On the first score, it is quite clear as why public apathy ranks supreme in regard to the overall system of railroad-crossing safety. First, railroad-crossing accidents tend to occur in rural areas where such crossings are a fact of life (a long history) and whose coverage extends to small-town newspapers. Second, deaths from crossing accidents are most often in the one-to-two range, thereby limiting wide spread public shock and/or outrage. Third, FRA and the National Transportation Safety Board investigate very few accidents. Fourth, first responders to railroad-crossing accidents often accept the explanation of the train’s engineer and/or conductor, blaming the victim for the collision. Fifth, OL stresses the interrelated themes of victim-at-fault and needed-driver-education, without commenting on deficient crossings. Six, the victim-at-fault mantra has been generally accepted by a public that is unfamiliar with the underlying causes of crossing accidents, the ultra-dangerous conditions of many crossings, and the complexities of the administrative safety network. And finally, the declining accident rate (largely due to railroad downsizing, crossing closures, and gate installations) has provided cover for administrative deficiencies. In view of public ambivalence, there is no national victims’ advocate organization or ombudsman. Consequently, there is also no political pressure on elected officials to lead the charge for reform of the safety system. In fact, up until the Times series, there was almost no public acknowledgement of problems with the administrative safety system.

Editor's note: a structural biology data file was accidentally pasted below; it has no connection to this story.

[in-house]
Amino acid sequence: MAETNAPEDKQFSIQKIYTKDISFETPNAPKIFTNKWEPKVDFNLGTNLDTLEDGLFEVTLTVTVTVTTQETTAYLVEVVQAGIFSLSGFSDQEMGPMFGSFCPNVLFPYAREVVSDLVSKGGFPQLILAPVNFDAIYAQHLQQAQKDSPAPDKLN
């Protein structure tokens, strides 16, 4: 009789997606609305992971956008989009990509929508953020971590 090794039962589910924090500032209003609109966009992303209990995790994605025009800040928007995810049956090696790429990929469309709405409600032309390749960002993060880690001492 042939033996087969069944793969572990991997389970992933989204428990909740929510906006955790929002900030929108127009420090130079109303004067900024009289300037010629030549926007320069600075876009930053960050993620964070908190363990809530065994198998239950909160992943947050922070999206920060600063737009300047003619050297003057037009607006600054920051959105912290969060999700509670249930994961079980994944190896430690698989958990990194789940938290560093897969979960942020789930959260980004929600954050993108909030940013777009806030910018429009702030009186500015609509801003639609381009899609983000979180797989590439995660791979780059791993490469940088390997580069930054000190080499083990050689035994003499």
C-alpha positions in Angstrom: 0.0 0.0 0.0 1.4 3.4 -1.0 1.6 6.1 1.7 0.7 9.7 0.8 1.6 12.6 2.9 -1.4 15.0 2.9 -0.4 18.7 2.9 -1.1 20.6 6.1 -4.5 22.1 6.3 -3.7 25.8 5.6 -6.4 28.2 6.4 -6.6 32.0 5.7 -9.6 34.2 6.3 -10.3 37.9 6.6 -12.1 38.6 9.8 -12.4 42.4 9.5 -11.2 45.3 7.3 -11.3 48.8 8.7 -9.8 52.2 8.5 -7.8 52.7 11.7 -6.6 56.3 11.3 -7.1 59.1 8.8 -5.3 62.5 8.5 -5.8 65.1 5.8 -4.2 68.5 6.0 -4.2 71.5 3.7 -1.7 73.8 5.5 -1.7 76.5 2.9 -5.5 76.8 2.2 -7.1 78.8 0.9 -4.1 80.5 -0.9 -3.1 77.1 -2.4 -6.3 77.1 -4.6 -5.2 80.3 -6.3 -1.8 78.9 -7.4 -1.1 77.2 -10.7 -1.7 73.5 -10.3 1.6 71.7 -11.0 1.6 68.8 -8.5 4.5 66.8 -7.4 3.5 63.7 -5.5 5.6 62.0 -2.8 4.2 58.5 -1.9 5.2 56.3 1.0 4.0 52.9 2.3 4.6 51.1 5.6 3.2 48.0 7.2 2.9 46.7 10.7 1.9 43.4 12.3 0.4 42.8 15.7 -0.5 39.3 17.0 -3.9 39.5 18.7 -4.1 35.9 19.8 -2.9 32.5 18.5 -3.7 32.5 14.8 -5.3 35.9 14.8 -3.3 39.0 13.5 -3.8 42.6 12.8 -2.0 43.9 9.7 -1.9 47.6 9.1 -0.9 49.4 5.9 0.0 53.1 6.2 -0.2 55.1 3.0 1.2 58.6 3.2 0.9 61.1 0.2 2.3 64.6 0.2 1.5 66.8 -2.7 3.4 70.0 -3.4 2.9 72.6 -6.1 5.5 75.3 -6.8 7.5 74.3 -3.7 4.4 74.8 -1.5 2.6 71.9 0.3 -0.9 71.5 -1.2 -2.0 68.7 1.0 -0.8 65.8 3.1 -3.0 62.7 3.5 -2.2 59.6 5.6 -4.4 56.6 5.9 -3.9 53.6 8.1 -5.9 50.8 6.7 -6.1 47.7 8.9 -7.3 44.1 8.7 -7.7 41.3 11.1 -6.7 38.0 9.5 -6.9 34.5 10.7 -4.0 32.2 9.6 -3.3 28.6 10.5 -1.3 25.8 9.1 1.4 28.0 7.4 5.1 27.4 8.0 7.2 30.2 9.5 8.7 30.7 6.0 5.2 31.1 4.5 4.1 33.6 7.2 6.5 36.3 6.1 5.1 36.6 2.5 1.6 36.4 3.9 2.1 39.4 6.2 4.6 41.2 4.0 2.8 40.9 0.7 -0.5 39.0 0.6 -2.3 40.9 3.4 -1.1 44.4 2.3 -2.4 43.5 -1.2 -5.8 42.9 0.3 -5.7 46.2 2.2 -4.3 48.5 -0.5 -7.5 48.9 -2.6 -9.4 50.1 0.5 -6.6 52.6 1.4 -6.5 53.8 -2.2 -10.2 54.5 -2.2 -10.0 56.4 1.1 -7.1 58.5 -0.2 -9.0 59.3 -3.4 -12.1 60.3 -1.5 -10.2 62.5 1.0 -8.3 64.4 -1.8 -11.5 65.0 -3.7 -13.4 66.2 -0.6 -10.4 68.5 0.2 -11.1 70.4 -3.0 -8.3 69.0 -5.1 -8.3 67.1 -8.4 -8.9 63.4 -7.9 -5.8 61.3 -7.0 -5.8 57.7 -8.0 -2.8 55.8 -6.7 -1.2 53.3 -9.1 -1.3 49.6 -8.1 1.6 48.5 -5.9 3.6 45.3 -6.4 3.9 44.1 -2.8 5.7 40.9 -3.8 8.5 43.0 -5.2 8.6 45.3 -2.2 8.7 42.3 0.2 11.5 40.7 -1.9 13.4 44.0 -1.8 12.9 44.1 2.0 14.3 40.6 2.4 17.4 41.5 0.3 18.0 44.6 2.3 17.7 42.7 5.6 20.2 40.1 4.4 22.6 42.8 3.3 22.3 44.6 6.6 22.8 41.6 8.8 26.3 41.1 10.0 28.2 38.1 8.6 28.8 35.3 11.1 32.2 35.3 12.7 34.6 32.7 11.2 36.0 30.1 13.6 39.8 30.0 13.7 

As to the reasons for system deficiencies, it is logical to start with the railroad industry, for railroads own half of the public railroad crossings, and operate the trains that intersect with our nation’s roads. Freight railroads constitute a privately-owned and operated industry that attempts to maximize profits in order to attract and retain capital investors, while at the same time, reward executives with supplemental income tied to profit levels. At the same time, it is vested with a public nature. The industry lobbies political leaders at both the federal and state levels. It has close ties to FRA, the National Transportation Safety Board, the Surface Transportation Board, and state departments of transportation, among others. It helps to fund OL, serves on its Board of Directions, and provides facilities, equipment, and employees to OL’s educational efforts. It does what it can to avoid exposure to crossing accidents and to minimize expenses related to railroad-crossing safety. It preaches that for the most part, railroad-crossing safety is a highway responsibility and that it has no obligation to identify safety needs at crossings, and to help pay for ensuing improvements. The Vice President of the United States has served on the Board of Directors of the Union Pacific Railroad and the Secretary of the U.S. Treasury was previously the President of the CSX Railroad. Other ex-railroad executives work in the current presidential administration. And railroads have made substantial contributions to political campaigns. Given the railroad industry’s connection to OL, it is not surprising that this educational entity mirrors railroad positions.